The recommended approach for manually managed instances is to boot from a Persistent root Disk. When your instance has been booted from Persistent Disk, you can delete the instance and immediately create a new instance from the same disk with a larger machine type. This is similar to shutting down a physical machine, installing faster processors and more RAM, and starting it back up again. This doesn't work with scratch disks because they come and go with the instance.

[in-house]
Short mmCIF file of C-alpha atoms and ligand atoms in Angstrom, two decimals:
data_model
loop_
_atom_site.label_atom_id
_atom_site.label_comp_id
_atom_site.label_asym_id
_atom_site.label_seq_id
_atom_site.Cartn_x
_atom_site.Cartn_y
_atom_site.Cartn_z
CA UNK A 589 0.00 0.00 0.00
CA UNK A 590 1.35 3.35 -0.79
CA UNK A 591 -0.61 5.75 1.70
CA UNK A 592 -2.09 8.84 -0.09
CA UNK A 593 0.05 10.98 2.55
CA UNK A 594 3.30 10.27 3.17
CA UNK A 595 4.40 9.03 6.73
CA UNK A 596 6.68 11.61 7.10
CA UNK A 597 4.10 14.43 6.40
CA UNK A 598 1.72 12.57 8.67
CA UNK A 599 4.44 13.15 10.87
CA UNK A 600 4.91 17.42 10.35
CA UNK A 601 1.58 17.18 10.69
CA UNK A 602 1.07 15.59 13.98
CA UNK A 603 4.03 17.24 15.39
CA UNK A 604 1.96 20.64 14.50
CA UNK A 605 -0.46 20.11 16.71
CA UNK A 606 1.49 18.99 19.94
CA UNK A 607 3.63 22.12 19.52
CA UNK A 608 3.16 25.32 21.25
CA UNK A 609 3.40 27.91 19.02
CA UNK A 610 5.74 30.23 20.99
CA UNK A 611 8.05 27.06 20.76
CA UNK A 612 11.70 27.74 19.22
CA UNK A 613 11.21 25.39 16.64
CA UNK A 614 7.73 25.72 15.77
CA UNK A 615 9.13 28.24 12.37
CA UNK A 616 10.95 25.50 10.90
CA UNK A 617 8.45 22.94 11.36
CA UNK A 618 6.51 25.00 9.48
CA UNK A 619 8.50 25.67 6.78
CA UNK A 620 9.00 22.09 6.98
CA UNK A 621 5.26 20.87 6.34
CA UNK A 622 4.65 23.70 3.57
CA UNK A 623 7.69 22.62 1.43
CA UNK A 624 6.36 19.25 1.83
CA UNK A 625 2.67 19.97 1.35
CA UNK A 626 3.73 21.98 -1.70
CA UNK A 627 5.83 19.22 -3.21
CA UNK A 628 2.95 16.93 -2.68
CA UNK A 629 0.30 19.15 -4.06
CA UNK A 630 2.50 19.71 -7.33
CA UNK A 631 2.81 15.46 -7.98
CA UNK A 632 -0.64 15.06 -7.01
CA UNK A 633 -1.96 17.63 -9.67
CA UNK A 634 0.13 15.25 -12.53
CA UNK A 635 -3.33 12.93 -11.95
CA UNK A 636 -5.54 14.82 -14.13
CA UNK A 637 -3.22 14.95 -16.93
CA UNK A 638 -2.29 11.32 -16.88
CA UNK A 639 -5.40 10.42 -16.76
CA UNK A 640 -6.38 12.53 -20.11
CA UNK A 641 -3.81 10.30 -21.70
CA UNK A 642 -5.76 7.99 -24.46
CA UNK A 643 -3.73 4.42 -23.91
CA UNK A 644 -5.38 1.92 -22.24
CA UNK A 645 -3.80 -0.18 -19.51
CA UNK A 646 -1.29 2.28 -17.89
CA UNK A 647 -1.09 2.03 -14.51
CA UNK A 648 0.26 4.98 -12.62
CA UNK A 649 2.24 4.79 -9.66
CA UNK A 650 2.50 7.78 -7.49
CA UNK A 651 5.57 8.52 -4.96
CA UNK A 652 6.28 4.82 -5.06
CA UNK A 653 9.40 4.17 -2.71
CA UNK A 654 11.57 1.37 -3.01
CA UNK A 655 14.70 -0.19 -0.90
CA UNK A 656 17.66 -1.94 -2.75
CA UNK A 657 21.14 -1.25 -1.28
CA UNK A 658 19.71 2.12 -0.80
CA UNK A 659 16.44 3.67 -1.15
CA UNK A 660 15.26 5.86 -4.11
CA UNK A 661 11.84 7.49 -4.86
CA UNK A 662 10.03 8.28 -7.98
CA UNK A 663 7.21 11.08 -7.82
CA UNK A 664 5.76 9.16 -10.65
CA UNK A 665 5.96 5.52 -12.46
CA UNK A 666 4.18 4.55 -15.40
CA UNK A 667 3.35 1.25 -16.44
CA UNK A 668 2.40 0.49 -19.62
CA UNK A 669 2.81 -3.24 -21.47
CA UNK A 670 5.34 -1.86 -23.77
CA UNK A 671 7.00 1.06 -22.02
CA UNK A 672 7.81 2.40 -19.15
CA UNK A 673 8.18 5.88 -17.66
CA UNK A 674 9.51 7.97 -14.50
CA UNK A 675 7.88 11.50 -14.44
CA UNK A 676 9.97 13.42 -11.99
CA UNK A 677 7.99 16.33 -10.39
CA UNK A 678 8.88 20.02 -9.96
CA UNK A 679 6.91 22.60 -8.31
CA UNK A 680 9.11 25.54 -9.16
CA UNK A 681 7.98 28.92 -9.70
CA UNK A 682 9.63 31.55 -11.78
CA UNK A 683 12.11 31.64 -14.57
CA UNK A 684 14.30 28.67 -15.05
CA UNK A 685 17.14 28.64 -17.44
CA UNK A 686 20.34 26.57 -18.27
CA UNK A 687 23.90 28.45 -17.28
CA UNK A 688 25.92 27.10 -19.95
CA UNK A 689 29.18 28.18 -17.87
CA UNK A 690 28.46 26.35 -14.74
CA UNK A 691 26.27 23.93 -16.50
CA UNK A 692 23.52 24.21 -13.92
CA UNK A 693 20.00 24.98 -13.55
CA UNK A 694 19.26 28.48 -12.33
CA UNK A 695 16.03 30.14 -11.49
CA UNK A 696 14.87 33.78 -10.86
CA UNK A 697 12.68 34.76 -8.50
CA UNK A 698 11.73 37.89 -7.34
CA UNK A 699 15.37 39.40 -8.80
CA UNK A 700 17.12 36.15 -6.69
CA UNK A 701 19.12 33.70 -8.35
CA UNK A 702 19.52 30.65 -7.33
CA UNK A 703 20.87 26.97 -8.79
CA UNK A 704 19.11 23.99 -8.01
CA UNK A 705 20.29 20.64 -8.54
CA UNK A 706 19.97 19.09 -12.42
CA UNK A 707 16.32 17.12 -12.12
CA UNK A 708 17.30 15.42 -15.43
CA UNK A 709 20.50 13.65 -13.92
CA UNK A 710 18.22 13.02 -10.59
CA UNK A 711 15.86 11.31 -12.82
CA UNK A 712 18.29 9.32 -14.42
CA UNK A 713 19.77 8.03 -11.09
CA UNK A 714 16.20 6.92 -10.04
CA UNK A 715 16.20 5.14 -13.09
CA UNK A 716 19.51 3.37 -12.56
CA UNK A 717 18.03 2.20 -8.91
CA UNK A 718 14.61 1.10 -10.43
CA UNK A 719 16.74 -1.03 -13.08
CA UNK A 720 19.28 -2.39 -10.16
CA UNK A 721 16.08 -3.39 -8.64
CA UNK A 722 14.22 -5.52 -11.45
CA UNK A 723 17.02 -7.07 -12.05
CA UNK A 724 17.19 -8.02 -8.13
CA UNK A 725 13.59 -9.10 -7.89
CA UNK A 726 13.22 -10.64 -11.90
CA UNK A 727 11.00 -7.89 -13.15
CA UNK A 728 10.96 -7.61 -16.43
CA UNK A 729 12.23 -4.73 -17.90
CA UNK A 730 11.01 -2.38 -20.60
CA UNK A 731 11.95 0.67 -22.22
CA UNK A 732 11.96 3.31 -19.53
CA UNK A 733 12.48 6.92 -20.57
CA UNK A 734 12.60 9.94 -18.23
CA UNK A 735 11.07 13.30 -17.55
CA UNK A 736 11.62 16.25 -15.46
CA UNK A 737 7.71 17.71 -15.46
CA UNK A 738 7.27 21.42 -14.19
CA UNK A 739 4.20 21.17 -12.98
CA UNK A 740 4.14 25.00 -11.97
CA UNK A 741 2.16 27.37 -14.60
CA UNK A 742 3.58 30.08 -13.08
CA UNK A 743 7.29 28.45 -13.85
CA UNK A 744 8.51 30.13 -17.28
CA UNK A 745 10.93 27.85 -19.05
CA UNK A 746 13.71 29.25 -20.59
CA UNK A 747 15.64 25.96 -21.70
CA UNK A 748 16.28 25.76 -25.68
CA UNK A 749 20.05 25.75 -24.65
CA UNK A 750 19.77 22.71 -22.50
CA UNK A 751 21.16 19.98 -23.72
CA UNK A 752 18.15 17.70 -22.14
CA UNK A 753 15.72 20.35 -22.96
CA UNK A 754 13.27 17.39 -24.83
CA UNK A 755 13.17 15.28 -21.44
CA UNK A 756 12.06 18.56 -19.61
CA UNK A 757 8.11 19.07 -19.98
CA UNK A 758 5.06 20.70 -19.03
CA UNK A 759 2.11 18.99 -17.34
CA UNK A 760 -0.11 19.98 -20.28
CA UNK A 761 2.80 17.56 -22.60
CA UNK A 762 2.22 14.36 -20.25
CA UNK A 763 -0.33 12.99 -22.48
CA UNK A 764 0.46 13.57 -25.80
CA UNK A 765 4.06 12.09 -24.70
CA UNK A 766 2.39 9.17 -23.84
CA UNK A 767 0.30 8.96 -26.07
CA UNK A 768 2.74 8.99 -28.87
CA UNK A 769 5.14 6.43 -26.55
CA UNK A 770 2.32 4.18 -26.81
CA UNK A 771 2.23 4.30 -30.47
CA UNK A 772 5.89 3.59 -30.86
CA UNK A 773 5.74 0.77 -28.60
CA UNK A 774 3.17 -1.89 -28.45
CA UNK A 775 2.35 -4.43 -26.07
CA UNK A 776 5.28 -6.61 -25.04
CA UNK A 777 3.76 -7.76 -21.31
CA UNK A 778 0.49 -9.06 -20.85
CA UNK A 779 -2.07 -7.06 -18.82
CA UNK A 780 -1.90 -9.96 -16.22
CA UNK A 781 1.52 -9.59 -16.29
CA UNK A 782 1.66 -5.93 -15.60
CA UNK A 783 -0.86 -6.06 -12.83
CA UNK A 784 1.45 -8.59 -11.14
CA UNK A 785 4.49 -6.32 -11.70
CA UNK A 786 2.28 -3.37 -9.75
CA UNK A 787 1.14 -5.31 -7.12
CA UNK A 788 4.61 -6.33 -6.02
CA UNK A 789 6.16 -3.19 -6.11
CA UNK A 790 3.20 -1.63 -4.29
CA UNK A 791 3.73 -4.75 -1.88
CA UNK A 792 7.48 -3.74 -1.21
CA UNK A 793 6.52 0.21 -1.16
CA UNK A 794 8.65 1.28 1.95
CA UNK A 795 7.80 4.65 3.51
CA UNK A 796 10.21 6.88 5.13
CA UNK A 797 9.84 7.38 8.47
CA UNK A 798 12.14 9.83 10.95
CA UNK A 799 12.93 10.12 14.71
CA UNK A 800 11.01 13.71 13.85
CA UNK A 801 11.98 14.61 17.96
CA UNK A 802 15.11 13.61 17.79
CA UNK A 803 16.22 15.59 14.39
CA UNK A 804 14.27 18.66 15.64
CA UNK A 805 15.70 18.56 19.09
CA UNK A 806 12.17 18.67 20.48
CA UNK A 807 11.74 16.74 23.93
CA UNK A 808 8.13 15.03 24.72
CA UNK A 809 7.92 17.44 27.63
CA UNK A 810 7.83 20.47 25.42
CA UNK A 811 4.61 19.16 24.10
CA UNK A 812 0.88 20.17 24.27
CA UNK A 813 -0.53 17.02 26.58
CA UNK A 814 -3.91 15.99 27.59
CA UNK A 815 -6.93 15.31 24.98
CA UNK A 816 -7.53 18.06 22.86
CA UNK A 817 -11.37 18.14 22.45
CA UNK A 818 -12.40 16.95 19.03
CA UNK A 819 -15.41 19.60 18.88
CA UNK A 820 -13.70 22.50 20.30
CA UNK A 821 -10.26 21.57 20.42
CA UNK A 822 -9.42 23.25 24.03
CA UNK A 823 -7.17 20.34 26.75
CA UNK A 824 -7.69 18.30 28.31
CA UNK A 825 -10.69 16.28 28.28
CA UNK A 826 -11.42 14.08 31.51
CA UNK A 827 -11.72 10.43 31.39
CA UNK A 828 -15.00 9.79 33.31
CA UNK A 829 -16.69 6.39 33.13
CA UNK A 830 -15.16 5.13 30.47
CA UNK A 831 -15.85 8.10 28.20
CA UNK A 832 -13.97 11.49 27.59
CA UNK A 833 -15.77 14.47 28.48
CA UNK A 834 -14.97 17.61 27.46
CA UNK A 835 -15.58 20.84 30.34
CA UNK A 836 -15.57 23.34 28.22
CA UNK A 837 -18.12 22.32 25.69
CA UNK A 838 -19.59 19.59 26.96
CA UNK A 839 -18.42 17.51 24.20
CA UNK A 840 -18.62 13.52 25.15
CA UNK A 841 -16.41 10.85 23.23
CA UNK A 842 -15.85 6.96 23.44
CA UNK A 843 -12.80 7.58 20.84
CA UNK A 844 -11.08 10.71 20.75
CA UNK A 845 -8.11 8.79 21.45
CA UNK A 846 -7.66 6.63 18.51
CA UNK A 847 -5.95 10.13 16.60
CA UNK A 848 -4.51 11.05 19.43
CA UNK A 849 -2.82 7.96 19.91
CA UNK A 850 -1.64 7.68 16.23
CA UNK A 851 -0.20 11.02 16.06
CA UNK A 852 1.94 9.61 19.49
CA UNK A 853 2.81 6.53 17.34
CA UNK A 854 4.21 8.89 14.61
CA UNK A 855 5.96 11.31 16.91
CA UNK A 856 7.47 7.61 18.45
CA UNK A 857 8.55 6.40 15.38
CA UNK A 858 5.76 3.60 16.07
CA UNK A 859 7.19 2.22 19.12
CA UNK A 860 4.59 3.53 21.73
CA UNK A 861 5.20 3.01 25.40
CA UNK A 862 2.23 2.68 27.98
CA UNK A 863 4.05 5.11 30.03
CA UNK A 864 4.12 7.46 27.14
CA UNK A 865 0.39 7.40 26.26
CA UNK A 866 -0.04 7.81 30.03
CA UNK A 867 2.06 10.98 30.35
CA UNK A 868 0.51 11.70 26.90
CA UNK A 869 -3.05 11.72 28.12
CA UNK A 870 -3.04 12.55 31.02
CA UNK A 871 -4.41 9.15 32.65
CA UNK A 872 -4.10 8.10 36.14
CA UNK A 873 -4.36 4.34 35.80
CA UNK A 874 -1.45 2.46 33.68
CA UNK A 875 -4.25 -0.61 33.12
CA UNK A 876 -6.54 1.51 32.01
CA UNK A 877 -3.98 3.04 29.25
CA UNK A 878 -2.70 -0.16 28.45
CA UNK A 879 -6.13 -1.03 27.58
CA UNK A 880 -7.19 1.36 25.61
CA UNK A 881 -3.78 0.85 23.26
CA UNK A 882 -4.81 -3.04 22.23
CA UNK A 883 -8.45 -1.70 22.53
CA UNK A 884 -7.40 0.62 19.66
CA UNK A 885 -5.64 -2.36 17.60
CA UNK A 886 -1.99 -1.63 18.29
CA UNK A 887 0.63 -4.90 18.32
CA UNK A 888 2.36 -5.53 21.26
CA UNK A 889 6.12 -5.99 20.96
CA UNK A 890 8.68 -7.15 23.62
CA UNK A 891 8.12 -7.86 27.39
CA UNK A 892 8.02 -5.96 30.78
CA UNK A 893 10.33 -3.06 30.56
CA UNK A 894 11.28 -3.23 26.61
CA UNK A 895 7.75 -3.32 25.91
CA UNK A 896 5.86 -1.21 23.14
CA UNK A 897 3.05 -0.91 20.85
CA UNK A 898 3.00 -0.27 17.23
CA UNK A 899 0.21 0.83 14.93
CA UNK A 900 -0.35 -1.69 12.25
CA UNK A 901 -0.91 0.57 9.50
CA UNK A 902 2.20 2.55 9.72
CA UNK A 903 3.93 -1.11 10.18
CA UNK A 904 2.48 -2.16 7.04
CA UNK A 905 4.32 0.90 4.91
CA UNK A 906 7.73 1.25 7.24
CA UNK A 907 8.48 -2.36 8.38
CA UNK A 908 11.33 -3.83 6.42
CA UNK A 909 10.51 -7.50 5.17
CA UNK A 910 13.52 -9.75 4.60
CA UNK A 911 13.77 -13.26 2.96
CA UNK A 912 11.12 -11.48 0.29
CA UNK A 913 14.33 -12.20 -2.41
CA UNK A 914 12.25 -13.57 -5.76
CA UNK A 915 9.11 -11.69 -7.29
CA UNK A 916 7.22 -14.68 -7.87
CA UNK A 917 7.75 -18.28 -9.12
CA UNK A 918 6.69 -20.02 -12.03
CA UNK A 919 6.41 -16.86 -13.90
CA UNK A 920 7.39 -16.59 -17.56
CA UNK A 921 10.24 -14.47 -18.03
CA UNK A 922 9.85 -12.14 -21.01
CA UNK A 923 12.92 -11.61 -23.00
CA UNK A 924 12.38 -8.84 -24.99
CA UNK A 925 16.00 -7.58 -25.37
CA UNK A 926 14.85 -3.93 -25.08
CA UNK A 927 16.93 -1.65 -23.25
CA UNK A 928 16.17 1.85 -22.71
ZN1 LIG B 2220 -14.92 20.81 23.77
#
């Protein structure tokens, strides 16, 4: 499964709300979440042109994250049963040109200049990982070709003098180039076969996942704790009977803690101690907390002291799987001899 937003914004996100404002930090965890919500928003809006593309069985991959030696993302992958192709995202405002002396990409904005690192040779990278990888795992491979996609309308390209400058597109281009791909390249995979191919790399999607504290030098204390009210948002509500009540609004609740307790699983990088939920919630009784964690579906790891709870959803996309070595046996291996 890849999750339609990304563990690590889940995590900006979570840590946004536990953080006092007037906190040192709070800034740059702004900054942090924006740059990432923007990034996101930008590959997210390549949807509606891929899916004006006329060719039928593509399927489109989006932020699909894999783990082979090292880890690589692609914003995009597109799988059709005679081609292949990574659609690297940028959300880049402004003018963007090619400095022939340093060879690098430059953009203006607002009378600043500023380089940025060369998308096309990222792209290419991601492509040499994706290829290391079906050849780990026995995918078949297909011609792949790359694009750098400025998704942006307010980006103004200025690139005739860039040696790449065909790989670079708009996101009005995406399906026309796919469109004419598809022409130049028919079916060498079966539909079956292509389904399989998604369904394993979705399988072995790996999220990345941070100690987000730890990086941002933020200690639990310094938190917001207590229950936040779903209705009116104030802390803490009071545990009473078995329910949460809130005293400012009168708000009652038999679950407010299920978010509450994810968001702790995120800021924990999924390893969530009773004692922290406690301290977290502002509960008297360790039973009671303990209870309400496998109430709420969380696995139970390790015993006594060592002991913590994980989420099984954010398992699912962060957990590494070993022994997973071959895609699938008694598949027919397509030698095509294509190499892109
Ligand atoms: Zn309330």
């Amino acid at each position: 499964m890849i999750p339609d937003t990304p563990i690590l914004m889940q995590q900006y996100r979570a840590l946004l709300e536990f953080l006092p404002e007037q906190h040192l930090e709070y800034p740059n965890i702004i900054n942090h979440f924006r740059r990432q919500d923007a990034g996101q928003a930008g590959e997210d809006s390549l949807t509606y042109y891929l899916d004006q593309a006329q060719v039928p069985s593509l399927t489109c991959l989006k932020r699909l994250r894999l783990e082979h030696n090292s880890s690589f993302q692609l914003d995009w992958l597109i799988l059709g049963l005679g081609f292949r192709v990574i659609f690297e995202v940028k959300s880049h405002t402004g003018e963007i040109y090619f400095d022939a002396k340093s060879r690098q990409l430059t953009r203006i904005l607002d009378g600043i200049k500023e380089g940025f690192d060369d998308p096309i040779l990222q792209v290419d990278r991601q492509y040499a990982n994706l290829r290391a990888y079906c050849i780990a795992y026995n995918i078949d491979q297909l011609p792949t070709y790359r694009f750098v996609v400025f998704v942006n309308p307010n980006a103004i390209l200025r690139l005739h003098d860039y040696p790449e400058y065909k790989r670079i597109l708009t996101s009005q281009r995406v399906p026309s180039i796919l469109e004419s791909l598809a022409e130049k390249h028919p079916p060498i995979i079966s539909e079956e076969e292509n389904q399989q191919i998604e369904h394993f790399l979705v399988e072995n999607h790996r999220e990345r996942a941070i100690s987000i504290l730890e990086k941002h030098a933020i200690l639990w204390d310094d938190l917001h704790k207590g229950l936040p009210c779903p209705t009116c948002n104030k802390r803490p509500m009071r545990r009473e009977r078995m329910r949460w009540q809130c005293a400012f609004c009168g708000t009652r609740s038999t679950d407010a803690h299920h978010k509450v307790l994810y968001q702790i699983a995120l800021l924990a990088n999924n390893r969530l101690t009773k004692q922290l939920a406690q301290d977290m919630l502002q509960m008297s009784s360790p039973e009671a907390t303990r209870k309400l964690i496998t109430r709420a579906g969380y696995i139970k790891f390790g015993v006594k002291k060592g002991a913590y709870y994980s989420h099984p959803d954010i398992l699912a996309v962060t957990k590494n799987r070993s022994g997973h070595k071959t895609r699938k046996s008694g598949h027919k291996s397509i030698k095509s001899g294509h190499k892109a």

Using Persistent Disks also enables snapshots, which allow you to take a point-in-time snapshot of the exact state of the disk and create new disks from it. You can use them as backups. Snapshots are also global resources, so you can use them to create Persistent Disks in any zone. This makes it easy to migrate your instance between zones (to prepare for a maintenance window in your current zone, for example).
Never store state on scratch disks. If the instance stops for any reason, you've lost that data. For manually configured instances, boot them from a Persistent Disk. For application data, store it on Persistent Disk, or consider using a managed service for state, like Google Cloud SQL or Google Cloud Datastore.